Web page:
IN 1965, Ralph Nader, a 31-year-old attorney, published Unsafe at Any Speed: The Designed-in Dangers of the American Automobile (Grossman), excoriating the Detroit, Michigan, automotive industry for its privileging of style and design over consumer safety. Nader's book eventually became a bestseller and, many believe, helped pass what became the country's first automobile safety legislation.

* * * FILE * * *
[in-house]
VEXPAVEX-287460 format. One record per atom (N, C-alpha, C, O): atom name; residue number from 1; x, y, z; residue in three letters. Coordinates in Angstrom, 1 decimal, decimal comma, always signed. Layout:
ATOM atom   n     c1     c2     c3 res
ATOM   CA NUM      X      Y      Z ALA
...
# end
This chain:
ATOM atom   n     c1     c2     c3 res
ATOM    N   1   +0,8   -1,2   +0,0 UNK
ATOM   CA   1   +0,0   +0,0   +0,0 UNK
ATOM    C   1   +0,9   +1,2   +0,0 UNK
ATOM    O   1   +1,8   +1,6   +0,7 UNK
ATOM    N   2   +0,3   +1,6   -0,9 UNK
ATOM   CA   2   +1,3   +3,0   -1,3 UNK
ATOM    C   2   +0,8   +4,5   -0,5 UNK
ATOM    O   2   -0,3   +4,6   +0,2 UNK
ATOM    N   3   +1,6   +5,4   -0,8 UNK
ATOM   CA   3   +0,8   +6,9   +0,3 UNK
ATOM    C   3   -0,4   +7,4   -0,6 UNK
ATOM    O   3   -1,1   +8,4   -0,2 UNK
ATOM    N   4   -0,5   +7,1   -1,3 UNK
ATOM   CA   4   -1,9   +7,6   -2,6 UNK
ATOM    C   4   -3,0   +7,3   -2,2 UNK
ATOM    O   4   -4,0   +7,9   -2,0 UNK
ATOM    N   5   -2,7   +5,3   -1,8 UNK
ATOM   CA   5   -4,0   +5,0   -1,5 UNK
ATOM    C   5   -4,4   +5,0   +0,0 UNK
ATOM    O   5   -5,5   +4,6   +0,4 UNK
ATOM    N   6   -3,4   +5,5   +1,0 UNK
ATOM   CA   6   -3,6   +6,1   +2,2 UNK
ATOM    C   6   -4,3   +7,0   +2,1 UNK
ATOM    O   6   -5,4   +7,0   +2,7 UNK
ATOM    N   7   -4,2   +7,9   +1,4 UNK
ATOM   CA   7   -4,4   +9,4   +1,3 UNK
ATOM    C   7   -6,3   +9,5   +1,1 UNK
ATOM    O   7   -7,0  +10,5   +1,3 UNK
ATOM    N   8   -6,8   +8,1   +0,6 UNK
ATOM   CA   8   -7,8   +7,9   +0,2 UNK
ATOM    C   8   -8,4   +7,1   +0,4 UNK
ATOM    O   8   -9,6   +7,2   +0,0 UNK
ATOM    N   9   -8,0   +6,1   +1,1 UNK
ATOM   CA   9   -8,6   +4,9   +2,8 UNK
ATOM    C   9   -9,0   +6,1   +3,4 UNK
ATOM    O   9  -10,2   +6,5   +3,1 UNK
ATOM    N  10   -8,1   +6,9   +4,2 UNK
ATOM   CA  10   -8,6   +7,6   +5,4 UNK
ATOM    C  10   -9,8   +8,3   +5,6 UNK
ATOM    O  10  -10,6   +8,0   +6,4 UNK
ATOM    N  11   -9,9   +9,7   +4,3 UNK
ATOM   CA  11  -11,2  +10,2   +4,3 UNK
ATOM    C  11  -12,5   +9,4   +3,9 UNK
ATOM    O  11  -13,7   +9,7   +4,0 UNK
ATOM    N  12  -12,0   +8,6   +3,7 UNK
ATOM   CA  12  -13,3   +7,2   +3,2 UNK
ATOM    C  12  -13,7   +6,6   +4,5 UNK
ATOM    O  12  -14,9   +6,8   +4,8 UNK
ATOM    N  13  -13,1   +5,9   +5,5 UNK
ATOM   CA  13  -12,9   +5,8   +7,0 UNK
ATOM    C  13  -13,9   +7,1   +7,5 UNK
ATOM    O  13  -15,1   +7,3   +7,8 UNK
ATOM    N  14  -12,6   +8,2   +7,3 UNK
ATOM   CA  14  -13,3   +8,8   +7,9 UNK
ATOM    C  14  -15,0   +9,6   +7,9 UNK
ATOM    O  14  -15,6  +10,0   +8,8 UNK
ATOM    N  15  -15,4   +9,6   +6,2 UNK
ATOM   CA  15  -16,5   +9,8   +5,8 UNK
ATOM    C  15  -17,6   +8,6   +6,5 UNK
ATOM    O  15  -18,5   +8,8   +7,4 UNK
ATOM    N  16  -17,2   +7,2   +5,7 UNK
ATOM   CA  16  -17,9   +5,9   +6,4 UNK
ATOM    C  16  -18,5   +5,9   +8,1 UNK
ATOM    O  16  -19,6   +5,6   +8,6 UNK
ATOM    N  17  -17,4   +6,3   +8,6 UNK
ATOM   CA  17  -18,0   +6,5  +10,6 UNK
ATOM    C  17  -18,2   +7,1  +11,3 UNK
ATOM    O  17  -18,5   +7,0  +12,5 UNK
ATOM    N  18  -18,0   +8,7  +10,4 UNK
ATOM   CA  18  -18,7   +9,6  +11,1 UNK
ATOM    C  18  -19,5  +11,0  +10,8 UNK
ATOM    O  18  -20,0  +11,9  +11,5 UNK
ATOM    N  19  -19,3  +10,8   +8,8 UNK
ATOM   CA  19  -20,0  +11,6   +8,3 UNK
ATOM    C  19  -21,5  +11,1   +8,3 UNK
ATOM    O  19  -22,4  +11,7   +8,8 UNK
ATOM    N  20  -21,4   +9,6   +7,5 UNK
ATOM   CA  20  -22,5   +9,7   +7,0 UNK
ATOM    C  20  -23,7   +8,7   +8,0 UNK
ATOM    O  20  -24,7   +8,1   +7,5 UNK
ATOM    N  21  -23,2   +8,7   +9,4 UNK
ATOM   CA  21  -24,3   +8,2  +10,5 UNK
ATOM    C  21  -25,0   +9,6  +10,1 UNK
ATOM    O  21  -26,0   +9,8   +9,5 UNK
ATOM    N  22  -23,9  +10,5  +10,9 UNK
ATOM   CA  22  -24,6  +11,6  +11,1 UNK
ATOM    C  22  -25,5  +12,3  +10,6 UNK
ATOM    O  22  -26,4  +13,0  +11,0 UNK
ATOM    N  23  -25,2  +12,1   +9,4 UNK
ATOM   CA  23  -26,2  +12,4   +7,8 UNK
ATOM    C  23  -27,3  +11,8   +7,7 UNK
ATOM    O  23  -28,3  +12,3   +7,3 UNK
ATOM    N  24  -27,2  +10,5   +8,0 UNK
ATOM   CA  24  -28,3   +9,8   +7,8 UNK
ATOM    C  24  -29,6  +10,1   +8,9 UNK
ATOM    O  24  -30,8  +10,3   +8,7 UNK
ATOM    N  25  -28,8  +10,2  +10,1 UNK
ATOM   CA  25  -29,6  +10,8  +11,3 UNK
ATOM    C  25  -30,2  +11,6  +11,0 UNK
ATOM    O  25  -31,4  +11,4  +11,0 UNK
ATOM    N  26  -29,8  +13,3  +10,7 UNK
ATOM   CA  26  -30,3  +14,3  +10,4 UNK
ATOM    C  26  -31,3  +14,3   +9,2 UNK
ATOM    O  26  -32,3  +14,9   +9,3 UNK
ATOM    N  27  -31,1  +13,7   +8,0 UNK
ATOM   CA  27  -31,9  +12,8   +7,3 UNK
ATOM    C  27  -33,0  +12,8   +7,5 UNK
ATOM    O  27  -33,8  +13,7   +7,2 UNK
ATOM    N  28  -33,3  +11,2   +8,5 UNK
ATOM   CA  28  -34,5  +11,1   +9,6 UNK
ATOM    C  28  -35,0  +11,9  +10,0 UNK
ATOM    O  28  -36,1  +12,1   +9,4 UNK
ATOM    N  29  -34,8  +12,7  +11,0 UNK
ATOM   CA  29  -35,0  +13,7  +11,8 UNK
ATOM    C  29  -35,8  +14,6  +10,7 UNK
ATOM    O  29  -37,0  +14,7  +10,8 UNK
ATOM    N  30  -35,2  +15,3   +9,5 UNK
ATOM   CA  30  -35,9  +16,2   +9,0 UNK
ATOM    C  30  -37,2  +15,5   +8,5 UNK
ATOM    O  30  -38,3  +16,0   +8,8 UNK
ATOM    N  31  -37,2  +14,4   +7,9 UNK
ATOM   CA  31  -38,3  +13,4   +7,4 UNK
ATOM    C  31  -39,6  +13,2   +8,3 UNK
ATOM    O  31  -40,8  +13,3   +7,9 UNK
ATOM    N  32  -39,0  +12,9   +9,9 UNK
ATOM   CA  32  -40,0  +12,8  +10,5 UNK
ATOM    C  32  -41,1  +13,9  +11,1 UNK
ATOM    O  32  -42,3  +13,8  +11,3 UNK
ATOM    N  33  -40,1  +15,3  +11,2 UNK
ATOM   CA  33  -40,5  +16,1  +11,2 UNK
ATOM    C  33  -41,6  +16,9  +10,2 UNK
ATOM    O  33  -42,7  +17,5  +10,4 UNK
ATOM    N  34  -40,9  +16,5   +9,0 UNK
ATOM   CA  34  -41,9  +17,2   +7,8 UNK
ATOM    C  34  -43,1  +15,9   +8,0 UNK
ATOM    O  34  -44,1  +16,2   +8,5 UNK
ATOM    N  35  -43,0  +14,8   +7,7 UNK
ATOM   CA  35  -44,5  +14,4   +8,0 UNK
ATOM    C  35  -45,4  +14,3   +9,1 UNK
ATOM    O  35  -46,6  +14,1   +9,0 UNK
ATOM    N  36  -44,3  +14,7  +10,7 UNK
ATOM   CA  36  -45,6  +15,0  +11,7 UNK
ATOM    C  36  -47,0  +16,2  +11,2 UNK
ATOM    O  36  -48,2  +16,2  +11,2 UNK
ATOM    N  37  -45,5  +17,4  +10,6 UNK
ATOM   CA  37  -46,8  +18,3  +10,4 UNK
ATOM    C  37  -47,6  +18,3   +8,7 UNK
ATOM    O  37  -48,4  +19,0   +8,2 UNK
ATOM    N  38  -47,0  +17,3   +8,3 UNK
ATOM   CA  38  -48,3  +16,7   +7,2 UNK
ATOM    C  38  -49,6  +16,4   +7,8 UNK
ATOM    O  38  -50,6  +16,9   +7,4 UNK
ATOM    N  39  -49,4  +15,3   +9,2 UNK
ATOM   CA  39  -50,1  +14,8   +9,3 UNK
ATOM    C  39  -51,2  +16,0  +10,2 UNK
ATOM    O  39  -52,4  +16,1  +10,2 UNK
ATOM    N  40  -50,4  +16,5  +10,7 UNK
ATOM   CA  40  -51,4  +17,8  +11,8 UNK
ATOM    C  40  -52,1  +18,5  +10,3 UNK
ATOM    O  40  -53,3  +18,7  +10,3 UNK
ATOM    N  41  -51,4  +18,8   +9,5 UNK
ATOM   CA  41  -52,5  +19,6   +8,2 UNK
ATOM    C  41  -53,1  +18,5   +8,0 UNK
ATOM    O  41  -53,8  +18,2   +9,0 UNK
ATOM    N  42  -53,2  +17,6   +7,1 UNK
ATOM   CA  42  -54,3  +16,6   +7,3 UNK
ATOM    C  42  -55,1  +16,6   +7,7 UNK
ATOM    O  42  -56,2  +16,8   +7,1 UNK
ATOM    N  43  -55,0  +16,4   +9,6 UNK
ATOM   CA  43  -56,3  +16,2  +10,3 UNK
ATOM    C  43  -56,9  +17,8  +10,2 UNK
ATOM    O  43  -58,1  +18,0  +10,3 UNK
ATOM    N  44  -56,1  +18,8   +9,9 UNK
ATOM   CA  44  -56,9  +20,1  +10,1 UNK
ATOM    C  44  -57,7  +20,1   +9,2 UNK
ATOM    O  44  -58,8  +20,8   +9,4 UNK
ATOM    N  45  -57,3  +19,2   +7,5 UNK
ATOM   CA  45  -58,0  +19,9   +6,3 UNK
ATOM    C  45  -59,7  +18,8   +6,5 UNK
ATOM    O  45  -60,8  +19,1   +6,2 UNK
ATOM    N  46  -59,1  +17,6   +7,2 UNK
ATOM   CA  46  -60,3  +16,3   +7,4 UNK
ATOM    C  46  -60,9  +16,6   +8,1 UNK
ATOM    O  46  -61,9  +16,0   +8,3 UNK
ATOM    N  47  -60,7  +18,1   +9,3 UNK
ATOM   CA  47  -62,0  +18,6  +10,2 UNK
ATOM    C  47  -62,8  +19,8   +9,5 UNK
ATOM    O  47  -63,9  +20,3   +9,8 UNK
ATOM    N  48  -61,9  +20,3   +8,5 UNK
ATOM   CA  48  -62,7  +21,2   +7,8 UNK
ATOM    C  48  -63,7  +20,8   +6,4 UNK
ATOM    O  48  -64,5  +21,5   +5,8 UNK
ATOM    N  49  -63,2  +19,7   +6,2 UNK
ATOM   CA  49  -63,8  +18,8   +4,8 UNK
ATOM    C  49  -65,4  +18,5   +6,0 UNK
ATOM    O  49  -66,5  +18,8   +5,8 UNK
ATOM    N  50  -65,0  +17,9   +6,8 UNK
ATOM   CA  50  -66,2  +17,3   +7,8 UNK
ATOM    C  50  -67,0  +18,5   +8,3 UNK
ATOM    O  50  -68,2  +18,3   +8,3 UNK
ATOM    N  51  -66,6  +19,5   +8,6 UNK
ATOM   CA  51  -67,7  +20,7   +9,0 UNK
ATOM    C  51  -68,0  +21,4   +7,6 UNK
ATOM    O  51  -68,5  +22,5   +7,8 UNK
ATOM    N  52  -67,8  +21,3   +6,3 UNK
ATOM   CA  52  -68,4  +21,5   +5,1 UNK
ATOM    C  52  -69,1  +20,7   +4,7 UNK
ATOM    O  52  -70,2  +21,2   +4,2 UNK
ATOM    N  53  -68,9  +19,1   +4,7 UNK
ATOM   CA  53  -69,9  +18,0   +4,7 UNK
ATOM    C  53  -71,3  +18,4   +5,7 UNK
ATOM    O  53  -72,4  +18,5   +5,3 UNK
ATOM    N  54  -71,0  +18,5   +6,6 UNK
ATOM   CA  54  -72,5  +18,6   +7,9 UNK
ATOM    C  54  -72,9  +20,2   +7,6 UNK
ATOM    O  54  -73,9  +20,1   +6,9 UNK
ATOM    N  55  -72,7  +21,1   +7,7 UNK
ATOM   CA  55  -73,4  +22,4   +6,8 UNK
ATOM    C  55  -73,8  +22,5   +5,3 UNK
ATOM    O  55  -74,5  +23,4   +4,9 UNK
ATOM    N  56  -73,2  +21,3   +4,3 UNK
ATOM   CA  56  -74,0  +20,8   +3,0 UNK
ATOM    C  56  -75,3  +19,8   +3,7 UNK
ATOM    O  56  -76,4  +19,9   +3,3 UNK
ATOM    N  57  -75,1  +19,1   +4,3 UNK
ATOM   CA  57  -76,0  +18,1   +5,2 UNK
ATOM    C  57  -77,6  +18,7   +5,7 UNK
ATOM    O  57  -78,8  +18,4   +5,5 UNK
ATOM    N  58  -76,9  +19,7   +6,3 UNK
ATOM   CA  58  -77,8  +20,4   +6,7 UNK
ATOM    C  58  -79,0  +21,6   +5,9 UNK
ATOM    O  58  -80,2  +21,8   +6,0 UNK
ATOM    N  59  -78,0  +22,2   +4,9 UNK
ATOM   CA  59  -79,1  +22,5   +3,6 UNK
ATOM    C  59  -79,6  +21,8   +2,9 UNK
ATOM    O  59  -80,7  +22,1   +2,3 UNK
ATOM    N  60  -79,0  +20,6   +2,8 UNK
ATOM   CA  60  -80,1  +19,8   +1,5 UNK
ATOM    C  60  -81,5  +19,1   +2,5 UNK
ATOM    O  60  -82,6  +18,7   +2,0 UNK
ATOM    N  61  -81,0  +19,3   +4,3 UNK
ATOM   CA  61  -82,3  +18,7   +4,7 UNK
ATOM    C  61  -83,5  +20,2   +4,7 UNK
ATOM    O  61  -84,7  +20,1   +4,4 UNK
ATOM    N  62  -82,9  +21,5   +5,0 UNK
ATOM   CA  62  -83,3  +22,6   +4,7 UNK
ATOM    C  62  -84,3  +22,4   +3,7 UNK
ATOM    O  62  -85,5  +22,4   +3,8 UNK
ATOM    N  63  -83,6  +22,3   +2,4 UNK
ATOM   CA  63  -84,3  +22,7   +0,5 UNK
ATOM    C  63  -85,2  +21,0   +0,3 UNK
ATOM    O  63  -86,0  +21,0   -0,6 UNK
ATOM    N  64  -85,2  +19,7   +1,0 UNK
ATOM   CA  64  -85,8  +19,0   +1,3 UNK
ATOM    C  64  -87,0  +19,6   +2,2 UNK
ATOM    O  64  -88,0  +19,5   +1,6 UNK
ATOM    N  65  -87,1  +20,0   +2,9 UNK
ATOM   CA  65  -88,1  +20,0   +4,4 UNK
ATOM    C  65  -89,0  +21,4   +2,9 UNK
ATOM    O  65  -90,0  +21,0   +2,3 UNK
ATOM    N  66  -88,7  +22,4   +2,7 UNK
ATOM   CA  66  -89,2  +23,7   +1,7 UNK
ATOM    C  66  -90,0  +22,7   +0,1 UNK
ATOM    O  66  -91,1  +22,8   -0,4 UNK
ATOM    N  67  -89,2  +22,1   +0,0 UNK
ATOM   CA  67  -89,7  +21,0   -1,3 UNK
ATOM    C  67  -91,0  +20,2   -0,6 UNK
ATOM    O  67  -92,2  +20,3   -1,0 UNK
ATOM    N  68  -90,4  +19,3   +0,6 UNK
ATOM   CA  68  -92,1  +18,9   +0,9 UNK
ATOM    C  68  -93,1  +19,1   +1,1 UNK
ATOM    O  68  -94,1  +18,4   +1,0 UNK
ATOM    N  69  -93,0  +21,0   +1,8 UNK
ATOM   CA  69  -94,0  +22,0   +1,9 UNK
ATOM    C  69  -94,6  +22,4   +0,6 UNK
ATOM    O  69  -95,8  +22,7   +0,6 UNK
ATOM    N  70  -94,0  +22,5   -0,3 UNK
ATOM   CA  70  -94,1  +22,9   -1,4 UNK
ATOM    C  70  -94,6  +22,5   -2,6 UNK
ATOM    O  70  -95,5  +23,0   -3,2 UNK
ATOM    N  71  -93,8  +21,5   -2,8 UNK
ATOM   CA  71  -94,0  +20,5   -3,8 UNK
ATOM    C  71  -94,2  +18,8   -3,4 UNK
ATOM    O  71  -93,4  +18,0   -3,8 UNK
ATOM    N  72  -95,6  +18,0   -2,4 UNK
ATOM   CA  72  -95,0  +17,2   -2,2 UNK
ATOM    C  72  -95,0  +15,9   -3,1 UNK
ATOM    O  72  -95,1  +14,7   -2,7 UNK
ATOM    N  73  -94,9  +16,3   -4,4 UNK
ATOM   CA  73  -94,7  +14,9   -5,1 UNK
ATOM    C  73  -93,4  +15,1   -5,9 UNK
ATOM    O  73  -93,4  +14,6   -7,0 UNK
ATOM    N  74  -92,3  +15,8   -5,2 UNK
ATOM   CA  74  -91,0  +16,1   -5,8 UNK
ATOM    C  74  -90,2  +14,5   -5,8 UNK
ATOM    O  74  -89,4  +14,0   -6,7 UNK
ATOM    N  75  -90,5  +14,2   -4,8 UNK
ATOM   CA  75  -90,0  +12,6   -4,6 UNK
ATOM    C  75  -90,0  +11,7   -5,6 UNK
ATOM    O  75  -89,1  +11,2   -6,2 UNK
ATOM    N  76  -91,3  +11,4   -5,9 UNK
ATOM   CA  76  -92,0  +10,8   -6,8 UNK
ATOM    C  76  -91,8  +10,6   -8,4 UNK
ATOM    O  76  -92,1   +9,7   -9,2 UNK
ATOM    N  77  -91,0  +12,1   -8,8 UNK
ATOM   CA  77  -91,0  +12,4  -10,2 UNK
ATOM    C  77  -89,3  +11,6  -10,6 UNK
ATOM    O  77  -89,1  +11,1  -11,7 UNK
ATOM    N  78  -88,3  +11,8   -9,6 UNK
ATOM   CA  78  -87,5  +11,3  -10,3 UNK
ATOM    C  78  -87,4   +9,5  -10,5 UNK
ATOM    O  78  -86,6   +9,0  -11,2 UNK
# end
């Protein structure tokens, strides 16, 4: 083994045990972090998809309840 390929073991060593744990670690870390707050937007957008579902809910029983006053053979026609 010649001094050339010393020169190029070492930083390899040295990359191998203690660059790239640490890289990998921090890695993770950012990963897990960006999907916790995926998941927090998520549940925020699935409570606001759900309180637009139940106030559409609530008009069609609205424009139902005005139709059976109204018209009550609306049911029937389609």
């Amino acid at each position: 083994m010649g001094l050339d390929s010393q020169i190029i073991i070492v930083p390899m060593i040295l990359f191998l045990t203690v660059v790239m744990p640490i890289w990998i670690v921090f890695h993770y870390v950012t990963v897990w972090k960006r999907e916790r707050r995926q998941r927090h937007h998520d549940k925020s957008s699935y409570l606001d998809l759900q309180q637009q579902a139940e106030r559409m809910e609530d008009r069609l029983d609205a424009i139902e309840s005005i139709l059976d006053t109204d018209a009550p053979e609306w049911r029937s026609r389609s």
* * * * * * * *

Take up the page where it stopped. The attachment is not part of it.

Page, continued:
Nader had been interested in issues of consumer safety since he was a law school student at Harvard University and the editor of the Harvard Law Record. While editor, he published an article entitled, “American Cars: Designed for Death,” the first of several articles Nader wrote on this subject. He subsequently published articles in The Nation and in Personal Injury Annual, calling attention to Detroit's deliberate choice of making style a ...

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